To help some parents overcome their hesitations in making an enrollment decision, I recommend they set up a contract with their child. This tool is used almost universally by counselors as a way to help the child make better decisions, the idea being that if expectations are crystal clear, then the child is more likely to understand what is expected and will actually honor the agreements. Perhaps the contract does the job in many cases. I would know because most of my clients are parents who have established contracts, and watched the child sooner or later ignore the responsibilities the contract has outlined Sometimes all it takes is my questioning the circumstances, asking if they have any hope that another contract will do any better. Sometimes, when parents look at it from that perspective, they admit there is no hope another contract will improve things, which helps them push through their hesitations to become ready to take the next stronger intervention step, that of residential placement. In such a situation, if a contract is tried again, it can work in two ways. It gives both the child and the parents a second chance. If the child then breaks the contract, it is a clear statement that he or she was ready for something more. And, by clearly demonstrating the lack of response on the child's behalf, the parents are more ready to take action, as well. When there are broken contracts in the past, sometimes the parents still feel they are not ready, often out of a desire to be more than fair; a very important concept in our society. Or, they had not thought out what the consequences should be if their child breaks the contract. Trying to develop consequences on the fly, making decisions under pressure, can be very difficult and confusing. It causes the parents to feel the need to justify their actions and go to extreme lengths to understand their child's decisions, which can lead to paralyzed ineffectiveness on the part of the parents.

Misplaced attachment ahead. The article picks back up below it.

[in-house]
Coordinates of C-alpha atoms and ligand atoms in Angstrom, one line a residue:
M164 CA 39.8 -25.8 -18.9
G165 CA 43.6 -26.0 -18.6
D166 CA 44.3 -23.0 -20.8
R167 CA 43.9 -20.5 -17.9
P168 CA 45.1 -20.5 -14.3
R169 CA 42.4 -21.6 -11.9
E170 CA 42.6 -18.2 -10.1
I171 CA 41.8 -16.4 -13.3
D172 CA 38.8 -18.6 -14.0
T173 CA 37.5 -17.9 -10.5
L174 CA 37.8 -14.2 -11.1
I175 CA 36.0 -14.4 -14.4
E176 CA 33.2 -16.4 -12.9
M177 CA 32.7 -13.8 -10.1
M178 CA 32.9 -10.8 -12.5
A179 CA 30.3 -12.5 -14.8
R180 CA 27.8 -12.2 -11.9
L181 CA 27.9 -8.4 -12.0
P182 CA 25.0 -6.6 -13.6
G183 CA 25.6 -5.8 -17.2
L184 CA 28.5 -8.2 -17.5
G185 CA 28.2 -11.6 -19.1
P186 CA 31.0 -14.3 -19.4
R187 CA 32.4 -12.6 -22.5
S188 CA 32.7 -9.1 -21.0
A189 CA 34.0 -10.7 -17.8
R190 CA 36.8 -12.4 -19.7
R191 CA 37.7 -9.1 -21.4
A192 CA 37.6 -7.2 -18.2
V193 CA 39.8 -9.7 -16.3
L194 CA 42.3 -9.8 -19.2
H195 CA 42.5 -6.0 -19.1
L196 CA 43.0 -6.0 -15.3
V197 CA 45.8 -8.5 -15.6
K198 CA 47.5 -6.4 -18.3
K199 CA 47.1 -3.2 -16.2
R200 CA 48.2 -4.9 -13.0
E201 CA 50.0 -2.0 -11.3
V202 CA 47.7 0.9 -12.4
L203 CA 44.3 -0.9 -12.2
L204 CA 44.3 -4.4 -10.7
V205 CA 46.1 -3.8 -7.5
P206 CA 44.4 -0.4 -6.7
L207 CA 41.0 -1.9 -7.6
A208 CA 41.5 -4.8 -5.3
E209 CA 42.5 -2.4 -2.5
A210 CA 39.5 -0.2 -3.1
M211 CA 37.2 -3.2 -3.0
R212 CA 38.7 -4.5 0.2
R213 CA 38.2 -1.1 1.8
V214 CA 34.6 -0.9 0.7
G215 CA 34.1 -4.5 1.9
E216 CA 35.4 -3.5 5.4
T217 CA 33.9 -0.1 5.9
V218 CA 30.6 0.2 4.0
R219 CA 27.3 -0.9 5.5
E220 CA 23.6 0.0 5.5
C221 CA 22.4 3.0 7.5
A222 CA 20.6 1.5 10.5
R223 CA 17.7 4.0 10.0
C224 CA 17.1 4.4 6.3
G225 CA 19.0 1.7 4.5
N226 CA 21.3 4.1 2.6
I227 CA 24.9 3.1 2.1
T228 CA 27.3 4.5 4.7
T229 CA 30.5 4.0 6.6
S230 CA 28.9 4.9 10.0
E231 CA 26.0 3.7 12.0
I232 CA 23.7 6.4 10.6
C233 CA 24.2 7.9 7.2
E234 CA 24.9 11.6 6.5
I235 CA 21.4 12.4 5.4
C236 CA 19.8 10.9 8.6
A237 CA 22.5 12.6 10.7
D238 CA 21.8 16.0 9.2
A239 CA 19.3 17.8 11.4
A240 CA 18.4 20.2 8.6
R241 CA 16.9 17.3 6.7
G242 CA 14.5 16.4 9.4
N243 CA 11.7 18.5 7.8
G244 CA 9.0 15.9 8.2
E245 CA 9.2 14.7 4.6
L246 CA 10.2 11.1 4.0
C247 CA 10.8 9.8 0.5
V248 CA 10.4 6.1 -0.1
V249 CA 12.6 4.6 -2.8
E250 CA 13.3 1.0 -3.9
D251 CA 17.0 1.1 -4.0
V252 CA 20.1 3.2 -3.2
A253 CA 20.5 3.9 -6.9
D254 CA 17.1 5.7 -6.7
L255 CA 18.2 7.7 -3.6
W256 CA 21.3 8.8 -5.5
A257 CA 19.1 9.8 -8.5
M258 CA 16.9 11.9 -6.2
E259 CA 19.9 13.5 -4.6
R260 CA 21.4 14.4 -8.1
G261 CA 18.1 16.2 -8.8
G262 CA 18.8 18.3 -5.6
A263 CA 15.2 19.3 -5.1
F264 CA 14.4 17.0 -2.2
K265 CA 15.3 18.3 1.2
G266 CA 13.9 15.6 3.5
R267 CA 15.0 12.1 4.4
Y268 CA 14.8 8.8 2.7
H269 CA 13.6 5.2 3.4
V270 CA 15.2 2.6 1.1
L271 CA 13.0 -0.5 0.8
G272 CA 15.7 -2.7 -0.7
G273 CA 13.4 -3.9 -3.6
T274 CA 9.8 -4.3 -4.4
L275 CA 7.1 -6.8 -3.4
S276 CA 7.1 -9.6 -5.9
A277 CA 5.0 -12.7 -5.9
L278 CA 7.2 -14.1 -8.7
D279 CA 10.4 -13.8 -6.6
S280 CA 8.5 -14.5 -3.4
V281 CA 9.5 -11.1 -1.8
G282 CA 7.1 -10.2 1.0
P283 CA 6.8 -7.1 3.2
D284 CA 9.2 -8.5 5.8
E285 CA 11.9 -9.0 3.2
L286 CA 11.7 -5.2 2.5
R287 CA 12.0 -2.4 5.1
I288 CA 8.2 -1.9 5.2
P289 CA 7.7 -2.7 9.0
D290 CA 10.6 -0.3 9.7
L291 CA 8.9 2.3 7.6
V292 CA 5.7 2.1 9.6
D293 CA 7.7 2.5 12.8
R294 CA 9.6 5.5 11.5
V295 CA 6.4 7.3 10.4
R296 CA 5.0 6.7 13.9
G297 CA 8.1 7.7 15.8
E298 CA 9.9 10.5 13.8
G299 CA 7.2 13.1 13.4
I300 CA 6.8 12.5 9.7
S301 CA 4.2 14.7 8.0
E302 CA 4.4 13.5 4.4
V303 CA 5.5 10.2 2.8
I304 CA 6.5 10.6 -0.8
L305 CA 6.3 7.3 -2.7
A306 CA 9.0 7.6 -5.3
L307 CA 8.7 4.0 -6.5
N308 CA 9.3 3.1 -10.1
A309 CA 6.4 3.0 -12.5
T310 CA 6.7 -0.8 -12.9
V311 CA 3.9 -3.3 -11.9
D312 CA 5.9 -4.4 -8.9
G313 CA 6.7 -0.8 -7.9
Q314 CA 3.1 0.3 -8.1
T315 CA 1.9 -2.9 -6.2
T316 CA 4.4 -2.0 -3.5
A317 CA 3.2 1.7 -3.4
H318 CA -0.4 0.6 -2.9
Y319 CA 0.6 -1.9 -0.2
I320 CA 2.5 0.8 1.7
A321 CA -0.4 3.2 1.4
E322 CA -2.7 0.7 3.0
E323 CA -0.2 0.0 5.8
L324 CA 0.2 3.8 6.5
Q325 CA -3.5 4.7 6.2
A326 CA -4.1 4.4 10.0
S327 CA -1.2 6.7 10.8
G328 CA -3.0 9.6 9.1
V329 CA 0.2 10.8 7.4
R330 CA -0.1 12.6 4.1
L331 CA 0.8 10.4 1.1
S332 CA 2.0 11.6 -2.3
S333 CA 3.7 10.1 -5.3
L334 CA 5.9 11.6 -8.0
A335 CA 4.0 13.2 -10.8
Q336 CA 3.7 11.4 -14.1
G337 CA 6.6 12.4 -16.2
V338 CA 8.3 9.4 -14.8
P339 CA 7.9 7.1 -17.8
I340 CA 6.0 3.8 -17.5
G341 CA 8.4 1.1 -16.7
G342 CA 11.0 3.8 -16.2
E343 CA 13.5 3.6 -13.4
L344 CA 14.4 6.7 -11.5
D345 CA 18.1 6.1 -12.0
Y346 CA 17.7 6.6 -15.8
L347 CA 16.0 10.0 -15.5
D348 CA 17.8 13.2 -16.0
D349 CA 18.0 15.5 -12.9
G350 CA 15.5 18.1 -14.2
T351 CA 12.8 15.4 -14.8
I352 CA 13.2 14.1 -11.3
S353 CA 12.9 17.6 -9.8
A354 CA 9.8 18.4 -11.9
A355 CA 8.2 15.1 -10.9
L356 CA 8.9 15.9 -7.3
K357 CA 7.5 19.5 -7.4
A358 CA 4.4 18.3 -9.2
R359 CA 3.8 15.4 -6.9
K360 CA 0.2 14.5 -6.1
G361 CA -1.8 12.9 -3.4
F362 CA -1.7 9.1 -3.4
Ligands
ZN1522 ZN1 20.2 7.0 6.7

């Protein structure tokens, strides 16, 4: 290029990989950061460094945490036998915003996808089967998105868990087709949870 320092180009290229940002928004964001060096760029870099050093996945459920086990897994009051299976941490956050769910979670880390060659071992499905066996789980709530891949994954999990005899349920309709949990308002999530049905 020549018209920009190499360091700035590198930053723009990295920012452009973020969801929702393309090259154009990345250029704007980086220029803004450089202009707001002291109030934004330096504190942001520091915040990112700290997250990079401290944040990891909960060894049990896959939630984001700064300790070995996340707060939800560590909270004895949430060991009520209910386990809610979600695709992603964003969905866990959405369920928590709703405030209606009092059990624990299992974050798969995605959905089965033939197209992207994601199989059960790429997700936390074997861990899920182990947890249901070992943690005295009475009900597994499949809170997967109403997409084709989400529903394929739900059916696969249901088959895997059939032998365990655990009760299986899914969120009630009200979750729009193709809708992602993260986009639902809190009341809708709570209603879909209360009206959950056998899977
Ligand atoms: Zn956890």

In these situations, I recommend that the parents make another contract, including only the most important elements, deciding in advance what consequences will result from breaking each part. It is important that the contract be reasonable, reflecting only the issues with which the parents are most concerned, behaviors that the parent knows are seriously self-destructive. For example, it would be unreasonable to think of residential placement if a child breaks the contract by missing curfew by only a half hour, but if he/she is out all night possibly partying with wild and irresponsible peers, then for that to be the last straw is a more reasonable consequence.
Looking at a contract in this way not only helps clarify whether there is a need for more serious intervention, and gives the child another chance; it also prepares the parent to be ready to take effective intervention action if the contract is broken. Setting up the contract in this way can be a win-win situation. If the child fills his/ her terms of the contract, then progress is being made in helping the child grow up successfully. If the child breaks the contract, then it helps the parents to be more decisive by making it crystal clear that the child is really ready for more serious intervention.
So, when is it time? It is time when the child's behavior is such that it has convinced the parents that their child needs more than can be provided within the family or by local resources.